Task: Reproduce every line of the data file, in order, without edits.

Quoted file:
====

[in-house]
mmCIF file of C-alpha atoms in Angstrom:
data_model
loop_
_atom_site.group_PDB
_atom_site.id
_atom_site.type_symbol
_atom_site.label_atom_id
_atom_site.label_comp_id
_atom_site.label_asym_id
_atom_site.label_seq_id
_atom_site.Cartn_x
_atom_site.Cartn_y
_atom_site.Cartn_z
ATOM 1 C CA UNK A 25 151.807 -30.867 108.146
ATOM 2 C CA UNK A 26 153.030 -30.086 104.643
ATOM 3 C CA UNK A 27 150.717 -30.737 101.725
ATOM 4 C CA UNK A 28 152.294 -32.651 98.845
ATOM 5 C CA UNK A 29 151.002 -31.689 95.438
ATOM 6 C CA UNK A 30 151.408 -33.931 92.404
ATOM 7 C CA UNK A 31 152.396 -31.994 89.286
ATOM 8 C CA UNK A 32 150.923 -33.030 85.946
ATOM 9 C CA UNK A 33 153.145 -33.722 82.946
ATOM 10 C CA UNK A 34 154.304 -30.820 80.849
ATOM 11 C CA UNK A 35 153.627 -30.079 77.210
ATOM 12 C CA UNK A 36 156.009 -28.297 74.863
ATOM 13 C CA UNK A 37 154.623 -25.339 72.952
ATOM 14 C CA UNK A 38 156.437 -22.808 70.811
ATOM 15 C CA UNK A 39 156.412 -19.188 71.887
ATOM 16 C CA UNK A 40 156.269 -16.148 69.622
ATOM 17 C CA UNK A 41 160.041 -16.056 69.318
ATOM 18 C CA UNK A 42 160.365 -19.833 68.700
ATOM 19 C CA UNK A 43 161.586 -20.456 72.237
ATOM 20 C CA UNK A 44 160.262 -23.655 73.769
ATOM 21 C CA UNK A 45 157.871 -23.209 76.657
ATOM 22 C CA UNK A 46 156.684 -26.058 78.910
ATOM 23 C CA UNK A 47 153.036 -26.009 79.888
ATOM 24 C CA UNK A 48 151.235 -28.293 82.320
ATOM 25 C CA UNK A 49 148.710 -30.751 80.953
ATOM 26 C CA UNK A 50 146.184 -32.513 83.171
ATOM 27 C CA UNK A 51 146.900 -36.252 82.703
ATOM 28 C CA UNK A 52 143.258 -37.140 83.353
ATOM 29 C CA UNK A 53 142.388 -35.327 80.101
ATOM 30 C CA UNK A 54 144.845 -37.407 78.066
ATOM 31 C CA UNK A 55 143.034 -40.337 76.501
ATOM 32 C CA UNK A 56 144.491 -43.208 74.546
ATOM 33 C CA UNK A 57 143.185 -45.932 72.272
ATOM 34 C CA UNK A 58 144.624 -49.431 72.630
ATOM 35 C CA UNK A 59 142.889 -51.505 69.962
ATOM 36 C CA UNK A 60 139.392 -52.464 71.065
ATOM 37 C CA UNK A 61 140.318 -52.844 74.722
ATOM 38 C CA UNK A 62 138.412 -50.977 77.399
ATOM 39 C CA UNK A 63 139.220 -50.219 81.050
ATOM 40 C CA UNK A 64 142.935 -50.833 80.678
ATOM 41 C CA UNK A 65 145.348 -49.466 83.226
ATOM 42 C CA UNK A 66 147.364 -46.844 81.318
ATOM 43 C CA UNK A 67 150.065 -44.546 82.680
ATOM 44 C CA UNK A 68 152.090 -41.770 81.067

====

[in-house]
mmCIF file of C-alpha atoms in Angstrom:
data_model
loop_
_atom_site.group_PDB
_atom_site.id
_atom_site.type_symbol
_atom_site.label_atom_id
_atom_site.label_comp_id
_atom_site.label_asym_id
_atom_site.label_seq_id
_atom_site.Cartn_x
_atom_site.Cartn_y
_atom_site.Cartn_z
ATOM 1 C CA UNK A 25 151.807 -30.867 108.146
ATOM 2 C CA UNK A 26 153.030 -30.086 104.643
ATOM 3 C CA UNK A 27 150.717 -30.737 101.725
ATOM 4 C CA UNK A 28 152.294 -32.651 98.845
ATOM 5 C CA UNK A 29 151.002 -31.689 95.438
ATOM 6 C CA UNK A 30 151.408 -33.931 92.404
ATOM 7 C CA UNK A 31 152.396 -31.994 89.286
ATOM 8 C CA UNK A 32 150.923 -33.030 85.946
ATOM 9 C CA UNK A 33 153.145 -33.722 82.946
ATOM 10 C CA UNK A 34 154.304 -30.820 80.849
ATOM 11 C CA UNK A 35 153.627 -30.079 77.210
ATOM 12 C CA UNK A 36 156.009 -28.297 74.863
ATOM 13 C CA UNK A 37 154.623 -25.339 72.952
ATOM 14 C CA UNK A 38 156.437 -22.808 70.811
ATOM 15 C CA UNK A 39 156.412 -19.188 71.887
ATOM 16 C CA UNK A 40 156.269 -16.148 69.622
ATOM 17 C CA UNK A 41 160.041 -16.056 69.318
ATOM 18 C CA UNK A 42 160.365 -19.833 68.700
ATOM 19 C CA UNK A 43 161.586 -20.456 72.237
ATOM 20 C CA UNK A 44 160.262 -23.655 73.769
ATOM 21 C CA UNK A 45 157.871 -23.209 76.657
ATOM 22 C CA UNK A 46 156.684 -26.058 78.910
ATOM 23 C CA UNK A 47 153.036 -26.009 79.888
ATOM 24 C CA UNK A 48 151.235 -28.293 82.320
ATOM 25 C CA UNK A 49 148.710 -30.751 80.953
ATOM 26 C CA UNK A 50 146.184 -32.513 83.171
ATOM 27 C CA UNK A 51 146.900 -36.252 82.703
ATOM 28 C CA UNK A 52 143.258 -37.140 83.353
ATOM 29 C CA UNK A 53 142.388 -35.327 80.101
ATOM 30 C CA UNK A 54 144.845 -37.407 78.066
ATOM 31 C CA UNK A 55 143.034 -40.337 76.501
ATOM 32 C CA UNK A 56 144.491 -43.208 74.546
ATOM 33 C CA UNK A 57 143.185 -45.932 72.272
ATOM 34 C CA UNK A 58 144.624 -49.431 72.630
ATOM 35 C CA UNK A 59 142.889 -51.505 69.962
ATOM 36 C CA UNK A 60 139.392 -52.464 71.065
ATOM 37 C CA UNK A 61 140.318 -52.844 74.722
ATOM 38 C CA UNK A 62 138.412 -50.977 77.399
ATOM 39 C CA UNK A 63 139.220 -50.219 81.050
ATOM 40 C CA UNK A 64 142.935 -50.833 80.678
ATOM 41 C CA UNK A 65 145.348 -49.466 83.226
ATOM 42 C CA UNK A 66 147.364 -46.844 81.318
ATOM 43 C CA UNK A 67 150.065 -44.546 82.680
ATOM 44 C CA UNK A 68 152.090 -41.770 81.067